regards,

John.

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Sorry John, I cannot give a definitive answer. The decision has to be made by the Redress Hearing (Protest) committee after they have gathered the facts about the incident.

When I am on a Protest Committee and looking at a case that requires some judgement (not just black and white), I refer to the ISAF case book, The RYA Appeals Book, The US Sail Appeals Book, and the ISAF Q&A cases. I look for cases that relate to the situation and rules applicable to see if there are guidelines - boundaries - criteria that will help. I keep these materials on my small laptop that I take to regattas. The documents are in pdf format and keyword search quickly finds applicable reference material.

In this 'hypothetical' case, the facts may show that the boat rounded the mark in first place with a lead of xxx boat lengths. An RC member blew a whistle as the boat crossed between the adjacent marks (the finish line?). Several hails were made immediately by the RC member and other sailors that this was not a finish.The boat sailed off the course for y boat lengths. Three other boats rounded the mark and sailed on downwind. The first boat resumed sailing the course in fourth place.

Based on these facts, the RC made a mistake, but the correcting hail that it was not a finish happened immediately, and well before other boats reached the mark. So I would conclude that the places lost were by the action of the lead boat in not resuming to race as soon as the hail was made. So I would not give redress in this case.

However if the facts were that several other boats rounded the mark before they and the RC hailed about the mistake, then I may lean towards the places being lost by the action of the RC, and so redress may be appropriate.

If the latter and redress is appropriate, then a second decision needs to be made by the hearing . "what redress to grant"? During a redress hearing, it is normal to ask the skipper "What redress are you requesting"?

The committee has several options ranging from resailing the heat, awarding average points, awarding points equal to a specific finish position eg. first place. Again, the PC needs to be fair to all affected and it requires careful judgement. If there was a major screw-up affecting a number of boats, then resailing the heat may be the best option. But if only one boat was affected and they had a big lead and the conditions were stable, then awarding a fixed place, even first place points, may be appropriate. The old stand by of 'average points' may or may not be fair and that is part of the judgement to be exercised.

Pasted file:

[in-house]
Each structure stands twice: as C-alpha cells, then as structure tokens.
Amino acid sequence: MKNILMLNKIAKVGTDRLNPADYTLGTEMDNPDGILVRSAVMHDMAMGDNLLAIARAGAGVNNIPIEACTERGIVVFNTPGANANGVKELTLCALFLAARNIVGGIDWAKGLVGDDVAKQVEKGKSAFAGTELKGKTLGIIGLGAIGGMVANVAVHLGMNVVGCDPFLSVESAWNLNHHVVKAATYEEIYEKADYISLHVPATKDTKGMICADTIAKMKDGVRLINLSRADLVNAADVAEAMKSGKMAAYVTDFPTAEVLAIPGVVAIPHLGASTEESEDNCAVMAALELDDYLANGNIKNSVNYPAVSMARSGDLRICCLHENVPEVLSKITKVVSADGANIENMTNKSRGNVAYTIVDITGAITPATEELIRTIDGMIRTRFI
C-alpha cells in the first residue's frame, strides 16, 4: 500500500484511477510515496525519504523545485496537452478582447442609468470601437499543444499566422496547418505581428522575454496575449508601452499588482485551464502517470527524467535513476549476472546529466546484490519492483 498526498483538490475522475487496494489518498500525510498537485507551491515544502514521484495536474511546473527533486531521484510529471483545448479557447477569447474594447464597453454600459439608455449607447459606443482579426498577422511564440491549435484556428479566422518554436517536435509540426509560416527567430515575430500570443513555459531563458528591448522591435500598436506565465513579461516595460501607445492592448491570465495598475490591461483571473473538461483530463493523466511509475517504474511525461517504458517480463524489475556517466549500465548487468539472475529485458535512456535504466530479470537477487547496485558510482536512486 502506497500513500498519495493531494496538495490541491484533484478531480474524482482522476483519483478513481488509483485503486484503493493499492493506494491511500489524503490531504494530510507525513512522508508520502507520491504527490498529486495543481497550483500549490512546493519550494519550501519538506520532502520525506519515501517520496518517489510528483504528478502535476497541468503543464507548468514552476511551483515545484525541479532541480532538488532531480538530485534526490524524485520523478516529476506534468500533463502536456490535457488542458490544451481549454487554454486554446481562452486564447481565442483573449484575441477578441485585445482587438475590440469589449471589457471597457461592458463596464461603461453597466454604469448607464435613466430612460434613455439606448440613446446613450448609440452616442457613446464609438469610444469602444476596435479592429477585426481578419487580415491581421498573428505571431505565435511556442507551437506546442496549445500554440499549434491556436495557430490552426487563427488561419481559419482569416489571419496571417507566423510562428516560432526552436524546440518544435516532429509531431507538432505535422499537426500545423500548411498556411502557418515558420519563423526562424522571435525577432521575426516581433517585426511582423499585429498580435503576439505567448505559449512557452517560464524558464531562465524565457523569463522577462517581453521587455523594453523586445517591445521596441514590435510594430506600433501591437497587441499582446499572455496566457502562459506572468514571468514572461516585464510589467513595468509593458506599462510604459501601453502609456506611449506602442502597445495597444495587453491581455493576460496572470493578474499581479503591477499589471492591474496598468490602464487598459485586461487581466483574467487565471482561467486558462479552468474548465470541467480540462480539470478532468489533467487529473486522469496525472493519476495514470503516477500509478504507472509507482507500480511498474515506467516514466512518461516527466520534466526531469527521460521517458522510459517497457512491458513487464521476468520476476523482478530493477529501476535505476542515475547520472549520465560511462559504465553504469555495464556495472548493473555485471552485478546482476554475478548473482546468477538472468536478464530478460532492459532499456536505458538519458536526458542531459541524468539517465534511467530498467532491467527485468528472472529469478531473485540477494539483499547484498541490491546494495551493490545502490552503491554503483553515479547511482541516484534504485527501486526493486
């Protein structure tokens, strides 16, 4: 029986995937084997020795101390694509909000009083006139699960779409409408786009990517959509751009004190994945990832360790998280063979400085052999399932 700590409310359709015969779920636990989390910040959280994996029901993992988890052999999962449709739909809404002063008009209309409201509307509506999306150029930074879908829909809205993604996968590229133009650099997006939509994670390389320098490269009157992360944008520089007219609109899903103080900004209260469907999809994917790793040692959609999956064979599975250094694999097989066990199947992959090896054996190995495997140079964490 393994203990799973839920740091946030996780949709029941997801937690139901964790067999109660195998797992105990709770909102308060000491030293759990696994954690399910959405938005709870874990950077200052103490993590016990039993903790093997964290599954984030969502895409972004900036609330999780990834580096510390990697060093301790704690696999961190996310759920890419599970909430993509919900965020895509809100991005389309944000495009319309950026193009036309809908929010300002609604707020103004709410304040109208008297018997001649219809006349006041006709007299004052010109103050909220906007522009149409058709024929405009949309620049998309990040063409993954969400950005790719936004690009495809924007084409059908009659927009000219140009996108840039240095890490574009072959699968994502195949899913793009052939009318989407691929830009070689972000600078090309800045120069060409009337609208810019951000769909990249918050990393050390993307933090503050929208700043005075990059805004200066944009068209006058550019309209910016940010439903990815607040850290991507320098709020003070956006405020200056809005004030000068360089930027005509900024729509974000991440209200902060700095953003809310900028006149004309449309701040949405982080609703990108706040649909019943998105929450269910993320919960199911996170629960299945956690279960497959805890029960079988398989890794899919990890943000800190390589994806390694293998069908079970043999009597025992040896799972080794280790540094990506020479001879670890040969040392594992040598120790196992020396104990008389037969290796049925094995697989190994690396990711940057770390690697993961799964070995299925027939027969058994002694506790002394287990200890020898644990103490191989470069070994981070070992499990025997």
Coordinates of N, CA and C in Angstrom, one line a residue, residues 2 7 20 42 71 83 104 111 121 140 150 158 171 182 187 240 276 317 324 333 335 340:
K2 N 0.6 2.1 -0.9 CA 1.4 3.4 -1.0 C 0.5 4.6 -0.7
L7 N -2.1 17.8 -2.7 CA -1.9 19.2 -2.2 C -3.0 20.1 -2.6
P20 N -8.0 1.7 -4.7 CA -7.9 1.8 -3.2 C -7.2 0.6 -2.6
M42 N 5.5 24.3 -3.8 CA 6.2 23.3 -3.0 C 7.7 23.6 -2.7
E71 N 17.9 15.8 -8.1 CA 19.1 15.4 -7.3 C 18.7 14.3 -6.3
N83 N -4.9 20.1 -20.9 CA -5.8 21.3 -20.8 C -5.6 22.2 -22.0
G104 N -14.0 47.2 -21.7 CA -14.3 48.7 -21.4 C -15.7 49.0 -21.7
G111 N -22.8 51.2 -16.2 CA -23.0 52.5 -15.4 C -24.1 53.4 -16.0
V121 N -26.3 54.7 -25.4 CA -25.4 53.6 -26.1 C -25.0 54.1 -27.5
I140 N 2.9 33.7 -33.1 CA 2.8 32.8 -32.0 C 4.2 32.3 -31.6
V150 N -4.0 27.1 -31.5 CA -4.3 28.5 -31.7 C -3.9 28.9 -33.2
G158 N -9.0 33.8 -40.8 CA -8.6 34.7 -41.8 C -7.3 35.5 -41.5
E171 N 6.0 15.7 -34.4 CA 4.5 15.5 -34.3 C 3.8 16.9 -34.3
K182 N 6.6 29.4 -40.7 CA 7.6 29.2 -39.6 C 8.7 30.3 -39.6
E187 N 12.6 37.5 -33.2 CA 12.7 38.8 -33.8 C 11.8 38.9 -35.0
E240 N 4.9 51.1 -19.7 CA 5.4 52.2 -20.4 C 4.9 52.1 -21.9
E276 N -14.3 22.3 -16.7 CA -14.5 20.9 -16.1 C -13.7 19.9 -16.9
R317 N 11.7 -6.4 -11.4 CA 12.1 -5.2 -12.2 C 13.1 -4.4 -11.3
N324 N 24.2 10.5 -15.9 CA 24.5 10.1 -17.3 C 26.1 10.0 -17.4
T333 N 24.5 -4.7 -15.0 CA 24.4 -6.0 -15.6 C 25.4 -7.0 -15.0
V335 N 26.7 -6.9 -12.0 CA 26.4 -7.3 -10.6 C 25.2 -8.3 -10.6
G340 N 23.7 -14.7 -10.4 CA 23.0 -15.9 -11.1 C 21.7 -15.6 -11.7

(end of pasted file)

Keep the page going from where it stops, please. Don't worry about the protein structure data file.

John

John Ball

IOM CAN 307 (V8)

In my private capacity

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Thanks John B

I think that we have all been in the situation where you cant believe that you are at the front and momentarily forget the course, so it is just as likely that the finish line crew can do the same thing, I have been at a few events where the over enthusiastic man with the whistle has blown up, only for the fleet to let him know he's got it wrong! Its just one of the pitfalls that can be there to trip up the race team and PRO.

It is also good however to know the procedure should the skipper feel aggrieved as these are the kinds of situations that i find cause the most mumbling and lingering ill feeling at an event; just knowing as a race team that there is a process that they can advise the skipper to follow at least buys them a bit of breathing space to gather their collective thoughts and gives both sides the chance to give their views.

Darin

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Thank you John for making the situation clear to everyone. I am sure that this is a point that we can now all learn from.

Needless to say we all know what the event was and who the PRO was, it was little old me. But i would like to make a couple of comments on the matter.

At the time of the whistle being blown, i was strolling through the slippery mud, on my very unsteady pins, towards the finishing line area.

When i was approximately 15 metres from the race committee member who was responsible for the finish line, i heard the whistle blow and realizing the error immediately and shouted out "carry on sailing" unfortunately i think this was in Dave Alston's ear. This shout was accompanied by various other shouts basically all saying the same thing.

I am not prepared to say what position boats were in at the time of the incident, or indeed voice my opinion as to wether Peter was Disadvantaged to a lesser or greater degree, or wether he should have known that the race was not finished and should have carried on.

What i will say is that the RC were at fault and as PRO if needs be, i will gladly fall on my Sword. OUCH!

Furthermore after the race was concluded, Peter and i had a long chat about the matter and may i add that he was a perfect Gentleman in our conversation and also in withdrawing any idea of a redress in order that the meeting could go on without interruption. We also both agreed that he would write to the Forum in order to obtain John Ball's opinion. Thank you John

Lastly David may i and the organising committee thank you for saying such nice things about the meeting, it makes organising an event such as this worthwhile.

Vinnie

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Many experienced match racing umpires use a couple of beads on a short length of shock cord that they fix on the their boat. They use this as an lap counter.

Others will confirm with their colleague which leg they are on as boats start the leg.

Both techniques used by the person judging the finish can help to avoid such errors.

Gordon